- Top of page
- 1. Introduction
- 2. Model description
- 3. Improvements through implementation of hydraulic control in the Denmark Strait
- 4. Influence of varying wind stress curl in the North Atlantic
- 5. Summary and discussion
- 6. Acknowledgments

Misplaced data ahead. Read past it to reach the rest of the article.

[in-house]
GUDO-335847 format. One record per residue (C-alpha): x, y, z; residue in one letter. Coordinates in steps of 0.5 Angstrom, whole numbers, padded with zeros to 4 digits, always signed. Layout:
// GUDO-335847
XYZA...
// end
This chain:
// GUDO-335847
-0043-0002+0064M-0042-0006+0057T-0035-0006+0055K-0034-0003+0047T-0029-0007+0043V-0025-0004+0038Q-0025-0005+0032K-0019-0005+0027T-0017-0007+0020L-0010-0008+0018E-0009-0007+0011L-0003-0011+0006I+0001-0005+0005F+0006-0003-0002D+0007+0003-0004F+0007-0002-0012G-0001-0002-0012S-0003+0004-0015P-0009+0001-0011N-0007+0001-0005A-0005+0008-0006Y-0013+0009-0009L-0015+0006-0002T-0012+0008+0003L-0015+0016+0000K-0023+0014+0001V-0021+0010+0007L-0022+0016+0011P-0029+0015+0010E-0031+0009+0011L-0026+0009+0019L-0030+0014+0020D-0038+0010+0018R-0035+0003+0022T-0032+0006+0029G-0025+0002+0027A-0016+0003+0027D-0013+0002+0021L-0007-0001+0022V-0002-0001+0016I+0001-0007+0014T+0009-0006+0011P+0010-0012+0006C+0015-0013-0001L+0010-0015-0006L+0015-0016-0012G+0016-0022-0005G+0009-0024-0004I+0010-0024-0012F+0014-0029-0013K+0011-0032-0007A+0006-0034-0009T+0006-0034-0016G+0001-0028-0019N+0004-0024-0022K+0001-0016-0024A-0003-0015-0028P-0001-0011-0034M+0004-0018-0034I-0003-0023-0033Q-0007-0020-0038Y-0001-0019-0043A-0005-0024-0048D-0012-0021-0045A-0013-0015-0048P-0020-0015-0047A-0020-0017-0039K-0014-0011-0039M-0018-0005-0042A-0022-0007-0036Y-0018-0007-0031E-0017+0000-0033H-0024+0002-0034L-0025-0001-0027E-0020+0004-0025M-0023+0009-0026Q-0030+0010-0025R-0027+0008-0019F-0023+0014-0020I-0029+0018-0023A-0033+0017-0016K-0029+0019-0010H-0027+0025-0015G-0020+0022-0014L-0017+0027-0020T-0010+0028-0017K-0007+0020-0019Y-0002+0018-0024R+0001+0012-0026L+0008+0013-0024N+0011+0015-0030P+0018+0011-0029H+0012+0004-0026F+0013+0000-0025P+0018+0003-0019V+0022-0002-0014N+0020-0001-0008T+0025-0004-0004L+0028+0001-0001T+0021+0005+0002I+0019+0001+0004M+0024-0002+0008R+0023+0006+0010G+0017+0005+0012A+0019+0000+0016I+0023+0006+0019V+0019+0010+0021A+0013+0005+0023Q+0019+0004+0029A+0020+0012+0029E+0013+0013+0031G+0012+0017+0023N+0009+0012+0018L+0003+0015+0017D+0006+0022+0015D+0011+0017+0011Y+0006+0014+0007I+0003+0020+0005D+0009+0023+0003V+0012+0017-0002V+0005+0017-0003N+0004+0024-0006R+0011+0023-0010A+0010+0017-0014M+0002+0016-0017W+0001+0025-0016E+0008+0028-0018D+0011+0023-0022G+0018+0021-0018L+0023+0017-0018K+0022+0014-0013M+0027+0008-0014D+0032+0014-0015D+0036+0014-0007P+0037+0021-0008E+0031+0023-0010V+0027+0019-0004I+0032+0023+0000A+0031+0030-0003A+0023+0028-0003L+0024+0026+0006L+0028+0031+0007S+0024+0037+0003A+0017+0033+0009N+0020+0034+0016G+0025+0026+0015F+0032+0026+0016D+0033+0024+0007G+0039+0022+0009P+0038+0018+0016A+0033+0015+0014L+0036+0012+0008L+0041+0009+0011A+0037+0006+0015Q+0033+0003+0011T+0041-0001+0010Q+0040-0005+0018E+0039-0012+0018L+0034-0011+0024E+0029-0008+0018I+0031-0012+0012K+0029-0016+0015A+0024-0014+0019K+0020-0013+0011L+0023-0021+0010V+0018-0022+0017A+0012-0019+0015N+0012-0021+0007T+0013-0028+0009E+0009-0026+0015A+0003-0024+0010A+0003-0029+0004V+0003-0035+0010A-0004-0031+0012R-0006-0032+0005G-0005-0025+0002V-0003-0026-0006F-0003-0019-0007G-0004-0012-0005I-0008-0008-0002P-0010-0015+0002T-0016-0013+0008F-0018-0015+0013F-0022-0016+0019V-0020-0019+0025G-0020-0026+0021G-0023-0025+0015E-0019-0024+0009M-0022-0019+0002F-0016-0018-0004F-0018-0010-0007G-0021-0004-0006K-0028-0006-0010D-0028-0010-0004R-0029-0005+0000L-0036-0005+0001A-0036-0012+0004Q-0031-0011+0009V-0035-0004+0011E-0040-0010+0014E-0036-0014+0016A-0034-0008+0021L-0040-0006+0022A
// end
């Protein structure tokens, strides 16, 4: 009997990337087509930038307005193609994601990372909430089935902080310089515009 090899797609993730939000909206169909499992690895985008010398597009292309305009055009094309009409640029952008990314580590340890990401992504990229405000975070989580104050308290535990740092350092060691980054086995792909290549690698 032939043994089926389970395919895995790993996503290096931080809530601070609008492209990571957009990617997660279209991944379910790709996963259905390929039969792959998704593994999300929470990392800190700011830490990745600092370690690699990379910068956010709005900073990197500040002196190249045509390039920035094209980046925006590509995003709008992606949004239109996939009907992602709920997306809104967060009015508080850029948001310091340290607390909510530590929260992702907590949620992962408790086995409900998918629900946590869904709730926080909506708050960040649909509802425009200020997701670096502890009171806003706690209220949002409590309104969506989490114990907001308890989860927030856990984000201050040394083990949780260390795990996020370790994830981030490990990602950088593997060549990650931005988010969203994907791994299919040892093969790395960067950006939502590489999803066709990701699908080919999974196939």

Several 1000 yr runs of the University of Victoria Earth System Climate Model (UVic ESCM) with a hydraulically controlled overflow in the Denmark Strait are used to analyse the effects of NAO-like variations of the wind stress localized in the subpolar North Atlantic. The focus is laid on improving the representation of the Atlantic meridional overturning circulation (AMOC), the sea surface temperatures in the Nordic Seas and the sea ice coverage without increasing the resolution of the global model. We show that by implementing hydraulic control in the Denmark Strait Overflow the AMOC can be enhanced at depths between 1000 and 3000 m by up to 7 Sverdrup (Sv) towards more realistic values. The stability of the Deep Western Boundary Current is considerably enhanced. The expansion of sea ice into the Nordic Seas in the standard run is pushed back from about 65°N to 75°N when hydraulic parametrization is switched on. In this case sea ice variations at 75°N and Northern Europe air temperatures exhibit a lag of 9 yr to variations in the wind stress curl.